You’ve found the house of your dreams, submitted an offer and your lawyer has told you your offer has been accepted. However, something comes up in your private life preventing you from going ahead. You then need to know if you can pull out of buying a house if your offer has been accepted.
To answer your question, we need to look at the stage the conveyancing process has reached. It is particularly important to consider the stage the missives have reached.
When you put in an offer to buy a house, you normally receive a phone call from the selling agent to let you know if it’s successful. Whilst this gives you an indication of acceptance, there is still a lot of work to do to complete the contract. You should be aware that, in Scotland, a contract to buy a house has to be in writing. That contract also has to be agreed between the seller and the buyer.
The phone call from the selling agent indicating acceptance is merely the start of the process of buying a house.
The process of buying a house
Submitting an offer and being told it’s accepted is just the first stage in buying a house. There is a lot more to be done once you find out the seller is prepared to accept your offer. Generally, that means the seller is happy with the price, the date of entry and any extras included in the sale.
However, the offer contains many conditions the seller needs to consider. The seller’s solicitor will guide him or her through these conditions and recommends which of these are acceptable. Then an written acceptance is sent to the buyer’s solicitor indicating which conditions are acceptable and which are not.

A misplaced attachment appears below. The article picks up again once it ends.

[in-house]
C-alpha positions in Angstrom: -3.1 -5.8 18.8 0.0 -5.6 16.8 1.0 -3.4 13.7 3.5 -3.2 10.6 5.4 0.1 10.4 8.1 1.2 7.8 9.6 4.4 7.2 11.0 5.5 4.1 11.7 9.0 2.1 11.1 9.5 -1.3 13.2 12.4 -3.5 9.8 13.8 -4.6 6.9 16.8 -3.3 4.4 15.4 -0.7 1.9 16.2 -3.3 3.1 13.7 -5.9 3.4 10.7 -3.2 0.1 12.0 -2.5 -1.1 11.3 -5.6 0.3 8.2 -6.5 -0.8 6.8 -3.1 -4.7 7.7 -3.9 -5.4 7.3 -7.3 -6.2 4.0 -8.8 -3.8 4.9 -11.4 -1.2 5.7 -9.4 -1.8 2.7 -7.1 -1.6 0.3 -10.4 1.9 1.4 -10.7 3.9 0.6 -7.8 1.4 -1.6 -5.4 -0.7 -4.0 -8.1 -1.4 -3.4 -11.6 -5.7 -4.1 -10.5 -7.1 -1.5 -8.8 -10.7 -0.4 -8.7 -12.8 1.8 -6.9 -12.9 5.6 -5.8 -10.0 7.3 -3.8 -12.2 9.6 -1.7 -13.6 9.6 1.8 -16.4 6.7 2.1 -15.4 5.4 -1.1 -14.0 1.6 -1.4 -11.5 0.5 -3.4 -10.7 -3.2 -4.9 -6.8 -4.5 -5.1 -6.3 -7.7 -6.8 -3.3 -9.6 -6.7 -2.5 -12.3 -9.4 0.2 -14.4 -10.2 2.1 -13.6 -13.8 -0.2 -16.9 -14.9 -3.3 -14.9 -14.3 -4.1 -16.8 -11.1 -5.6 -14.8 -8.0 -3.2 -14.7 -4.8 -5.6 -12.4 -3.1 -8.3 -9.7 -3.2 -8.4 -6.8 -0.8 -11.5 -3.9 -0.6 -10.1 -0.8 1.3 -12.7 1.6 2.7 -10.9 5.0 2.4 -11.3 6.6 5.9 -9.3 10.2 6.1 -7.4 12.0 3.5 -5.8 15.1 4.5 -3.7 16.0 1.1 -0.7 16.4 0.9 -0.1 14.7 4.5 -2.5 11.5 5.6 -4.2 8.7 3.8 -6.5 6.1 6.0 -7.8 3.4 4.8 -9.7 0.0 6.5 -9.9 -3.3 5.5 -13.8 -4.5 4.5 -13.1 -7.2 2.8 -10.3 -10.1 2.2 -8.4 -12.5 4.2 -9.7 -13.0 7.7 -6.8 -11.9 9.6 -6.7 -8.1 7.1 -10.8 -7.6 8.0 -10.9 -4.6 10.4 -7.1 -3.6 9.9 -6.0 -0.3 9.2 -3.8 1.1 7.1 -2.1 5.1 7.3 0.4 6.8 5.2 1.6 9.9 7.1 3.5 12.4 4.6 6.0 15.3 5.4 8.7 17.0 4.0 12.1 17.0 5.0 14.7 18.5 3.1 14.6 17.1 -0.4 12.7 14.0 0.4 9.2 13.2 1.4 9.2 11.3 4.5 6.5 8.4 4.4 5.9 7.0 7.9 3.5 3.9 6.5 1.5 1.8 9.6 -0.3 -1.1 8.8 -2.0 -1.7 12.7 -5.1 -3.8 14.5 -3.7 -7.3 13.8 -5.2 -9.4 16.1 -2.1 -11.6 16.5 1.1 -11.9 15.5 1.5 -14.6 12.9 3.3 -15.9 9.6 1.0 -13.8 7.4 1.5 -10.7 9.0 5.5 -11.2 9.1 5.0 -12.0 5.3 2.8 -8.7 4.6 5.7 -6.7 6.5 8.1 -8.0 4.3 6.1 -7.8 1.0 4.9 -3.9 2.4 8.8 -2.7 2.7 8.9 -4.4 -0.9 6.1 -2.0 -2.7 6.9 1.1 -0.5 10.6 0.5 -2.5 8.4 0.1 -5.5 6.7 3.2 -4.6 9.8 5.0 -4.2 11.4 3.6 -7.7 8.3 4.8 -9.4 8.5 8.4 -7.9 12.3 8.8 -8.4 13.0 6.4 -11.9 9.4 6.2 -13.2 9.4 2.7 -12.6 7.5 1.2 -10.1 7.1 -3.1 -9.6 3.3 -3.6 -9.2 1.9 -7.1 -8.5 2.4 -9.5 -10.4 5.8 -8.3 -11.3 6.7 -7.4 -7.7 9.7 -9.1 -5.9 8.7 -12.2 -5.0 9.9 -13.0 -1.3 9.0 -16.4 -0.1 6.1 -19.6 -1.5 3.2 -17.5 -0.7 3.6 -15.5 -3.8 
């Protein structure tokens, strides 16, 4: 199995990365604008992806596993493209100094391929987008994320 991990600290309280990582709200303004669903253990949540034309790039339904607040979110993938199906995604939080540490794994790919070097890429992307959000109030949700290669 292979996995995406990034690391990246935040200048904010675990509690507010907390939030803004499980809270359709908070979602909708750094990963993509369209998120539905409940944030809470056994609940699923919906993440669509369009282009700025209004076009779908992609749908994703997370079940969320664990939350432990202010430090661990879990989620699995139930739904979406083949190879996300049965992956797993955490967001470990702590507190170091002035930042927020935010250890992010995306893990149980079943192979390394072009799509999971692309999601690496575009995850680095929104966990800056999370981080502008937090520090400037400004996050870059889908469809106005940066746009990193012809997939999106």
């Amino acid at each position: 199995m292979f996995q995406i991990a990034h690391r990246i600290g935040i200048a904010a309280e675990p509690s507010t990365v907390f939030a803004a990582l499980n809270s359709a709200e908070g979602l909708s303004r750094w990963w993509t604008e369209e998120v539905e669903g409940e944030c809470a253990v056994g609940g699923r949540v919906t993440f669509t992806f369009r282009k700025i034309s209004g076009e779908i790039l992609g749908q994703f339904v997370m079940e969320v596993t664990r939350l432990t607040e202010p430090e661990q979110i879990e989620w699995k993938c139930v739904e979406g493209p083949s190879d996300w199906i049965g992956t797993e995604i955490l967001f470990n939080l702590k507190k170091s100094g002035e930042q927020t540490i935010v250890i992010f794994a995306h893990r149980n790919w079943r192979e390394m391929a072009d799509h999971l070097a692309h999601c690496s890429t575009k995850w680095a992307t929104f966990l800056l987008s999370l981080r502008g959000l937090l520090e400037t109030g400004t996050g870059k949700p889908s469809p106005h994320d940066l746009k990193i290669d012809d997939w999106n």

The buyer’s solicitor then goes through the terms of the acceptance – which is called a “qualified acceptance” – with the buyer. If the terms of that acceptance are acceptable, the buyer’s solicitor can send a final letter concluding the “bargain”.
At this point, a binding contract to buy and sell the house exists.
Up until that point, the buyer can pull out of buying a house and the seller can also pull out of selling a house.
This process is called the “missives” process and you will frequently hear solicitors talking about concluding missives. That is generally the point where the contract has been agreed and becomes binding.
How quickly are missives usually concluded?
Missives can take take quite a long time to conclude. The buyer might have a house to sell. The buyer will probably not want to conclude missives until they are sure their own house is sold. Similarly, if the buyer is taking out a mortgage, they might not with to conclude missives until they receive an offer of loan. This is not normally issued until very close to the date of entry. Throughout all this period of time, the buyer can pull out of buying a house. The seller can also pull out of the sale during this period.
Can I still pull out of buying a house if missives are concluded?
Whether you can pull out at this point depends on the terms of the missives. There may be conditions that need to be satisfied by the seller before you pay the price. If the seller fails to satisfy those conditions, the buyer can pull out of buying a house. These types of conditions are called “suspensive” conditions. They still need to be satisfied even after missives have been concluded.
So, even though you’ve been told your offer has been accepted, there are still opportunities to pull out of buying a house. As we have explained, it is also possible to do this even after missives have been concluded.
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